As the aircraft became established on the ILS at a range of 6 nm with a speed of 180 KIAS, the crew advised APP that they were showing a significant tailwind. Meanwhile, the TWR controller was clearing the departing 737, which was approaching the full length runway holding point, to line up and take off. Almost immediately, TWR received the first call from the A318 and asked it to reduce to “minimum approach speed”. Shortly after this, having observed that the 737 had not yet lined up, the TWR controller was told by the crew that the lit stop bar at the holding point had not been extinguished. After it had been switched off, the 737 entered the runway and was in position on the runway and powering up for the take off when the inbound A318 was 2nm from touchdown. The latter was advised of the departing traffic but the Captain of the A318 subsequently stated to the Investigation that information provided by the controller “was not assimilated in a way which would have increased his vigilance or initiated a particular reaction” and the First Officer had “assumed that (the departing aircraft) was more advanced in its take-off sequence”. The lack of any explicit “reaction” in the response of the A318 crew to information about the departing aircraft “led the controller to believe that (the inbound aircraft) was making a CAT 1 ILS approach, reinforcing his decision not to order a go around”.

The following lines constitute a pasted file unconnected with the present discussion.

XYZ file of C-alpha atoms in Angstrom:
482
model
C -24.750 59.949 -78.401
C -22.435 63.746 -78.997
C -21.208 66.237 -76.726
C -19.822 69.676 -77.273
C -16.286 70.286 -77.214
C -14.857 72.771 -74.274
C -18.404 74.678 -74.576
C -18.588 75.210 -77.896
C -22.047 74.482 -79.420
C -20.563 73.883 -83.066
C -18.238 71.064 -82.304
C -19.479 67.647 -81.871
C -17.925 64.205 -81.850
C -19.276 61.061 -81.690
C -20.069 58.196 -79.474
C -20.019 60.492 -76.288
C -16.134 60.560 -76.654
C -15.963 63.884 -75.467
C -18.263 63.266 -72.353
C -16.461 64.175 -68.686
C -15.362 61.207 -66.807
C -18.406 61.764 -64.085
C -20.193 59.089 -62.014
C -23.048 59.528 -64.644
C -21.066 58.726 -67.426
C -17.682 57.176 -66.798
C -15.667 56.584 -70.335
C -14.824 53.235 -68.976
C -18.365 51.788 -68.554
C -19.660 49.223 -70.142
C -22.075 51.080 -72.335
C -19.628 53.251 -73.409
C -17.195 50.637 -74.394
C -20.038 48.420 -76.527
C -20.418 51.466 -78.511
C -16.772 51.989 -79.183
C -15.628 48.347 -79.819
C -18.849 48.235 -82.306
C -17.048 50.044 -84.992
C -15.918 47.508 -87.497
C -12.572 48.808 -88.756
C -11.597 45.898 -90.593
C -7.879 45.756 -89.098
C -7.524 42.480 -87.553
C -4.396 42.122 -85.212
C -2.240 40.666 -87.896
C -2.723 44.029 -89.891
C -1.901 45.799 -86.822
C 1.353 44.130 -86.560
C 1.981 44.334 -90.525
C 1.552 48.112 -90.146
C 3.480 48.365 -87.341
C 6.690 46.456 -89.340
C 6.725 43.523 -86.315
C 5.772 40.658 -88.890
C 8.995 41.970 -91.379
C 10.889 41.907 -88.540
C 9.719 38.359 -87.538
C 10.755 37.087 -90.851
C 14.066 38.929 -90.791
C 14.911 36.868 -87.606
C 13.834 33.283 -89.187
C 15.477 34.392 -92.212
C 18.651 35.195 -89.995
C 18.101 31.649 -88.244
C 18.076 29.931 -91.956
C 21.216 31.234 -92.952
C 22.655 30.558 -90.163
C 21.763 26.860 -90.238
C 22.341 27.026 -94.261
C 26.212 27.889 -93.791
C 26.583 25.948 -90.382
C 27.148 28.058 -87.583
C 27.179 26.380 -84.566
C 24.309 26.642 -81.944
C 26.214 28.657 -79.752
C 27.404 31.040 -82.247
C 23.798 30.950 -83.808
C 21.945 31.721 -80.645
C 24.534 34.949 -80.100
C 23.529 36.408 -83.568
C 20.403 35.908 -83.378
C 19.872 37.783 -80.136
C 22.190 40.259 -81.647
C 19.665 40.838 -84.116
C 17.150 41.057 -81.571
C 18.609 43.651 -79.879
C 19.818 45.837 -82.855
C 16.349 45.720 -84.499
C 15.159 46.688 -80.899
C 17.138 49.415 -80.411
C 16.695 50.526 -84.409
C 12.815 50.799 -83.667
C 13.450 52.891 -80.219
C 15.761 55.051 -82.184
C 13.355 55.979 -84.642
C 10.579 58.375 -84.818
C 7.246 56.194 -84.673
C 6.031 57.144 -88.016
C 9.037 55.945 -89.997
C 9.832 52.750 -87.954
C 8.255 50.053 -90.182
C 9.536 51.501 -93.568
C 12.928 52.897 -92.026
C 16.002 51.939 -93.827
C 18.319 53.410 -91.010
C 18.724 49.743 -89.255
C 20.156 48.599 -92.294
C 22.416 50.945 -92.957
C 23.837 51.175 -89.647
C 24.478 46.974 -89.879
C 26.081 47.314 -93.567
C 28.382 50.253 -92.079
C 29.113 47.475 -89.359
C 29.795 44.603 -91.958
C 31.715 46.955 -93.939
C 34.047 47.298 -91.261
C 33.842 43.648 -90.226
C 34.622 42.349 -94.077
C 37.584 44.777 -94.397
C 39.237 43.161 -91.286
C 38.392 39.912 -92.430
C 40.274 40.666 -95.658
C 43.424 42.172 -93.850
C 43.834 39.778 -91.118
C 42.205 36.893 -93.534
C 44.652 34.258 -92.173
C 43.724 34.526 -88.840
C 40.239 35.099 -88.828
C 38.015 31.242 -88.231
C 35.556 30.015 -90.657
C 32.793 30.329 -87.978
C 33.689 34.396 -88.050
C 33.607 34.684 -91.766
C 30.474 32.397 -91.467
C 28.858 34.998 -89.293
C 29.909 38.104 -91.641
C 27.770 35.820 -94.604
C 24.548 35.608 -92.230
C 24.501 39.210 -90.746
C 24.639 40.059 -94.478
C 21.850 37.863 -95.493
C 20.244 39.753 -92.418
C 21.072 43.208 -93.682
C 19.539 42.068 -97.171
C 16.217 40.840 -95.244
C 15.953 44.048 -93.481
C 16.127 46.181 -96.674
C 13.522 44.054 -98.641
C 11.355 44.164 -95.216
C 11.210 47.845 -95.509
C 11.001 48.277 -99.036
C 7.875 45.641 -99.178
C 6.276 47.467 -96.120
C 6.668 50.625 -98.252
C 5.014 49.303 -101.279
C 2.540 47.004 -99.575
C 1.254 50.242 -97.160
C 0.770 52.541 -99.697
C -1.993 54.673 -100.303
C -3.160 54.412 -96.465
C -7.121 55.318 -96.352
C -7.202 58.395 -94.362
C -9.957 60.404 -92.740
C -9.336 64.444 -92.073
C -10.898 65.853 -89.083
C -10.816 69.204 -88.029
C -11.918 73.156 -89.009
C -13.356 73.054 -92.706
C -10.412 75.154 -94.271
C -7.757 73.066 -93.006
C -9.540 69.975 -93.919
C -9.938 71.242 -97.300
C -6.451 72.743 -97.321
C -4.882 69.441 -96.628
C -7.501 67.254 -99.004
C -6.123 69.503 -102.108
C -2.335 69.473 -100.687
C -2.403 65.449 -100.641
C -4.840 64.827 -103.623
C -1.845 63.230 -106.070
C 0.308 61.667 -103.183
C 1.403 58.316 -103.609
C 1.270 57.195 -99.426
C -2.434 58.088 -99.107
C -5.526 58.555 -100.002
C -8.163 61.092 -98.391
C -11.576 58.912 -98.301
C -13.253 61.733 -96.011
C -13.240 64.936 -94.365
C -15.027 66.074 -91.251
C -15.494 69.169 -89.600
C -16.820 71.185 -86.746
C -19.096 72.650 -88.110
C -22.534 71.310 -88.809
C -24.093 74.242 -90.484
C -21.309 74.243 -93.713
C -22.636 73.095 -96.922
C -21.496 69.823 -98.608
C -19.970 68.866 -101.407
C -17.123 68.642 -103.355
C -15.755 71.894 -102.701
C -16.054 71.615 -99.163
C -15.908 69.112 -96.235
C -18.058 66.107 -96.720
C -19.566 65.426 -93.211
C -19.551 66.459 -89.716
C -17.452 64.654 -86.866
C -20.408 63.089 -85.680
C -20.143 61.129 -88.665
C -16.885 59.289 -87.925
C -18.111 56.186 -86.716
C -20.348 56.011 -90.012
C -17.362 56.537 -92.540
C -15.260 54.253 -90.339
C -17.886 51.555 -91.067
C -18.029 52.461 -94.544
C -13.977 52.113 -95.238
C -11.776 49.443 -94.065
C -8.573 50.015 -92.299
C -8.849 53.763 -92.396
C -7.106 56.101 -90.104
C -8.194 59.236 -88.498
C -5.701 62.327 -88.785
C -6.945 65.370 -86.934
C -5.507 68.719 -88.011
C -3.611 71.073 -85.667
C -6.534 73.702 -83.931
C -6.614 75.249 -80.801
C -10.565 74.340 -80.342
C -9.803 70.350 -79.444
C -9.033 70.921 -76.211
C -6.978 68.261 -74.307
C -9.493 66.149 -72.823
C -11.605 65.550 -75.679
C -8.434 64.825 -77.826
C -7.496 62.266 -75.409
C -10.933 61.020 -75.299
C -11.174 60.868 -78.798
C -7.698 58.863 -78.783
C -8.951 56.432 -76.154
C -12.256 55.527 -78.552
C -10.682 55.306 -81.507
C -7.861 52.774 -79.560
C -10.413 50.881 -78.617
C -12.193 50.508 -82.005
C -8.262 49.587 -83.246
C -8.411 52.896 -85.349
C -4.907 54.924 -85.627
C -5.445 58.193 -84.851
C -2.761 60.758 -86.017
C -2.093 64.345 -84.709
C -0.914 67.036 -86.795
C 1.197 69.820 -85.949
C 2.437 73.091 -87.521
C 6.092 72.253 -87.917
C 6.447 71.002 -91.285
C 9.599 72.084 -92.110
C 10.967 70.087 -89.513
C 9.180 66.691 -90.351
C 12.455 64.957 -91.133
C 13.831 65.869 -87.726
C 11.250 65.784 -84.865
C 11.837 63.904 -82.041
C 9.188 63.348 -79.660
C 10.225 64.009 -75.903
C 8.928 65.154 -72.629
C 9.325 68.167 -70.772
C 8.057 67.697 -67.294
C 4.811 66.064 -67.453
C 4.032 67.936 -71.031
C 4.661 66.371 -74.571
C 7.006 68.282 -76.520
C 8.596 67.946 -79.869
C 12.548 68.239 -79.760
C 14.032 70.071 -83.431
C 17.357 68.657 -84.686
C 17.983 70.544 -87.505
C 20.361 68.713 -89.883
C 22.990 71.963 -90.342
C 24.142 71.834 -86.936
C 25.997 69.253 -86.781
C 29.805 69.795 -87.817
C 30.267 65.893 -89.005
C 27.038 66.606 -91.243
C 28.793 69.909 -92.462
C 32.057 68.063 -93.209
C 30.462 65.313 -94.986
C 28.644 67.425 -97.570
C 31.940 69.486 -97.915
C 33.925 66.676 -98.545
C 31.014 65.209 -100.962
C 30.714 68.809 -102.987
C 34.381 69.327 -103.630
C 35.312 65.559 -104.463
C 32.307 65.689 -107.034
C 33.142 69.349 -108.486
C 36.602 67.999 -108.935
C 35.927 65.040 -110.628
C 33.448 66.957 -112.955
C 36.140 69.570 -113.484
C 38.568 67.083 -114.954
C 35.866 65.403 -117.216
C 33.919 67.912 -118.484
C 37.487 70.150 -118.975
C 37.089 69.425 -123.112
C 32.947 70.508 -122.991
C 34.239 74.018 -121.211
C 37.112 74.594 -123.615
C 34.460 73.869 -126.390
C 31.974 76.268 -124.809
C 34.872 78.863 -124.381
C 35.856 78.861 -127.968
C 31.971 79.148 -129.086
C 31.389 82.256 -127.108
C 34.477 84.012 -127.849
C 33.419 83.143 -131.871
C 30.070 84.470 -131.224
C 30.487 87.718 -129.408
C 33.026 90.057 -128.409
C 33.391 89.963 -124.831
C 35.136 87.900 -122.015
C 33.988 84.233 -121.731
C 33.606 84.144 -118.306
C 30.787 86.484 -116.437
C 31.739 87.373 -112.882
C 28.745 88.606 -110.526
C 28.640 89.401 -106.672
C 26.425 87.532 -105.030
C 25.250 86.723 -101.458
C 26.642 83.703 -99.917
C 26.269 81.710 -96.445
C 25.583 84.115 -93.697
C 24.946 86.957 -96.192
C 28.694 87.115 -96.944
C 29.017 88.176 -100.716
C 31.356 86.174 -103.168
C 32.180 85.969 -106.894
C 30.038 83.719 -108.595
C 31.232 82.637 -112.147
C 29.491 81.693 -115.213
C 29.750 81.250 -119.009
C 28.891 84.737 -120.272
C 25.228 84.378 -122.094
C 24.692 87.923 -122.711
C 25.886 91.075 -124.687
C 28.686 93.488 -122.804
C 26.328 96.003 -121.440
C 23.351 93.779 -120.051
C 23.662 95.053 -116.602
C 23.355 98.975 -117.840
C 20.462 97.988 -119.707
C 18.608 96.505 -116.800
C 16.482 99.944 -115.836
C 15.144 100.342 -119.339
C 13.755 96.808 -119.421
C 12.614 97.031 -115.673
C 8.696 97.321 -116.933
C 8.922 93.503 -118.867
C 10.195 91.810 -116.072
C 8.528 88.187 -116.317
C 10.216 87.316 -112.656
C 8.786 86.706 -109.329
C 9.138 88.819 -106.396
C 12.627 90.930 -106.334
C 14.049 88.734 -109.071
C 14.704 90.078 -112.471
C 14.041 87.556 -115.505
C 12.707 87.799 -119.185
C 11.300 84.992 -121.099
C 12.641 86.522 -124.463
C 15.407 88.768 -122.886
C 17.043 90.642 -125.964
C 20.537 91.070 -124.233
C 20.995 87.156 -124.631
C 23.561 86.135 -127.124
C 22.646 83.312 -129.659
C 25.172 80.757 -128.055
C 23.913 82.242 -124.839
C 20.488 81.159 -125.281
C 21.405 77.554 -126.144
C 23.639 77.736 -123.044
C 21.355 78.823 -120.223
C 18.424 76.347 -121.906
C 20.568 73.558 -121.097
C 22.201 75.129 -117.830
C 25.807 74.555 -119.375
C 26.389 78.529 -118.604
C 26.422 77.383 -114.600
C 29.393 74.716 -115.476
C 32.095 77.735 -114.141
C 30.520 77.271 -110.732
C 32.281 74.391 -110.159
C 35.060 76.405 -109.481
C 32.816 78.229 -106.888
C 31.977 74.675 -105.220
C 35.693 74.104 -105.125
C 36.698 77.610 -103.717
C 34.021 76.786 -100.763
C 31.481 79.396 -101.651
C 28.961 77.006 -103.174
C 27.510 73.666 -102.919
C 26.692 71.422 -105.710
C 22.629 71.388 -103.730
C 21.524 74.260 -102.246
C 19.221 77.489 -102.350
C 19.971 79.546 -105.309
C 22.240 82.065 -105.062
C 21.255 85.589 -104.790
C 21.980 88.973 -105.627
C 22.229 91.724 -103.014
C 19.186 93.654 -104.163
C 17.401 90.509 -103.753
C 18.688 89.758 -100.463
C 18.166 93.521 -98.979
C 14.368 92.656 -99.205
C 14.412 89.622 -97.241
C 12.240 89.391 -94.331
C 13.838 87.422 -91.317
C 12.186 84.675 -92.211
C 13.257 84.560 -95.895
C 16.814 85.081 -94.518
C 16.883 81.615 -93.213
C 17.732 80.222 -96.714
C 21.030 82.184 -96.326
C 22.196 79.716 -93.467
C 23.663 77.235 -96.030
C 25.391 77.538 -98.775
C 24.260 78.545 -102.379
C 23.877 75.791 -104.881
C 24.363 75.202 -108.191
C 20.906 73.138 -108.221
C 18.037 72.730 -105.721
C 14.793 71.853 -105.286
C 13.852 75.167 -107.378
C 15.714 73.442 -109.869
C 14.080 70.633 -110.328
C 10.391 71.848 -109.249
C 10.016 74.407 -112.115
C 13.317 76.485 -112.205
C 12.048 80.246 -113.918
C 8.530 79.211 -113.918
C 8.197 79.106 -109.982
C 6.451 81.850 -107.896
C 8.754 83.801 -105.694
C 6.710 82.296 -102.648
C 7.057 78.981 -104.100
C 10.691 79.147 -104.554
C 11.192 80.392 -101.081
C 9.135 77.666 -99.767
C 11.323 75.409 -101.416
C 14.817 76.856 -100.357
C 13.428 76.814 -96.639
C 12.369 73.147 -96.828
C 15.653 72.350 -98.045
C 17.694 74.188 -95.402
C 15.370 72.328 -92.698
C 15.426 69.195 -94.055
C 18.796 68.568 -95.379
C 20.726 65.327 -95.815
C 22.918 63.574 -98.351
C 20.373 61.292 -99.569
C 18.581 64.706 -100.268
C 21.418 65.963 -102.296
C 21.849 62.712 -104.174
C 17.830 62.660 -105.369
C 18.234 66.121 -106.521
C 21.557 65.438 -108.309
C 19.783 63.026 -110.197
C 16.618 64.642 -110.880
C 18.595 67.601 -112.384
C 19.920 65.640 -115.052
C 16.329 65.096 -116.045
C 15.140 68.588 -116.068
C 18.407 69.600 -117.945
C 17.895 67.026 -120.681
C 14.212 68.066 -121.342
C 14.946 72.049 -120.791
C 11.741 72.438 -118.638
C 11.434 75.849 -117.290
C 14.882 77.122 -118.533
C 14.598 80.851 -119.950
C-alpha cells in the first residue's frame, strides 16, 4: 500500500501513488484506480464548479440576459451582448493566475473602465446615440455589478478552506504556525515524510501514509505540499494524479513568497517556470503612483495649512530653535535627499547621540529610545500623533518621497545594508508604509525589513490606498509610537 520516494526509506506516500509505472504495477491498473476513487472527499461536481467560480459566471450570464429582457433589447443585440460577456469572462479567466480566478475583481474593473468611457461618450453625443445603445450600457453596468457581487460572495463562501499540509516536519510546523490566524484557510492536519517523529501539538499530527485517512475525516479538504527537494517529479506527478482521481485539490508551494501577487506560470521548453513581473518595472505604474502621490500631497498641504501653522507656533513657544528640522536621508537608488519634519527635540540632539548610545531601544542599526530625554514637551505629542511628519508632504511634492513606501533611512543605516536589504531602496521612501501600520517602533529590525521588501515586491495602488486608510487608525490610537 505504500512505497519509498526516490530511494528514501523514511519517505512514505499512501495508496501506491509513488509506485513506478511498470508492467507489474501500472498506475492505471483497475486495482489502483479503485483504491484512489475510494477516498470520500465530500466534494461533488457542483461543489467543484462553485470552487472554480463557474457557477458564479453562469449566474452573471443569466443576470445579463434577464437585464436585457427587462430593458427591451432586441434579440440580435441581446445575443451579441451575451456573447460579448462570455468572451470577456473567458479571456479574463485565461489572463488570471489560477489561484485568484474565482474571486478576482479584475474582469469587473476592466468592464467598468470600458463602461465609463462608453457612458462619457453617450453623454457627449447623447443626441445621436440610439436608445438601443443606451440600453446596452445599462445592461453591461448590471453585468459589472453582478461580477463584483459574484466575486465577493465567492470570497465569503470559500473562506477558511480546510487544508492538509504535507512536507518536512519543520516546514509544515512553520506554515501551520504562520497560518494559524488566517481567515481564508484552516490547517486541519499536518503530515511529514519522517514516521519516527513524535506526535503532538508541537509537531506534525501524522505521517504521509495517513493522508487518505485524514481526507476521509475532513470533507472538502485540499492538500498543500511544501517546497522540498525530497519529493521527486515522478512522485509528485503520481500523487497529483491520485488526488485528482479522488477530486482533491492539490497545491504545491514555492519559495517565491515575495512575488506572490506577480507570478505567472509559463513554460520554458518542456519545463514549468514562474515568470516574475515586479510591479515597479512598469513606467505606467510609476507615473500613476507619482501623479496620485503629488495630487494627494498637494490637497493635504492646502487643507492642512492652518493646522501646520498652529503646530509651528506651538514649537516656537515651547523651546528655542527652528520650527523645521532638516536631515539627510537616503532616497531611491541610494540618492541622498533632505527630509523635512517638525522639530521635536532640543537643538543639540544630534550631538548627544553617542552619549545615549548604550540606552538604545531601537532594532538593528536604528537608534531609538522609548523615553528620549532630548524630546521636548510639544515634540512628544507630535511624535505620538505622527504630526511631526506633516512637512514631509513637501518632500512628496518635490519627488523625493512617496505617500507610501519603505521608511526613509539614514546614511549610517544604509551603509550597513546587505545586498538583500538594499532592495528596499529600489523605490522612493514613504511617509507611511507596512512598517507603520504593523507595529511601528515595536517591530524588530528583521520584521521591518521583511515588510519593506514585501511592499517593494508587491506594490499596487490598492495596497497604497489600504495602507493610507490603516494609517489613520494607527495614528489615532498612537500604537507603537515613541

On becoming visual, both crew “were surprised to see (the 737) on the runway”. The Captain “thought that if the approach were interrupted there would be the risk of a collision with (the other aircraft) in its initial climb, in the absence of any external visual references” and “he therefore decided to continue with the approach”. Nine seconds after the 737 became airborne, the TWR controller issued a landing clearance to the A318, which by then was at 90 feet aal had already descended through the applicable DH of 118 feet.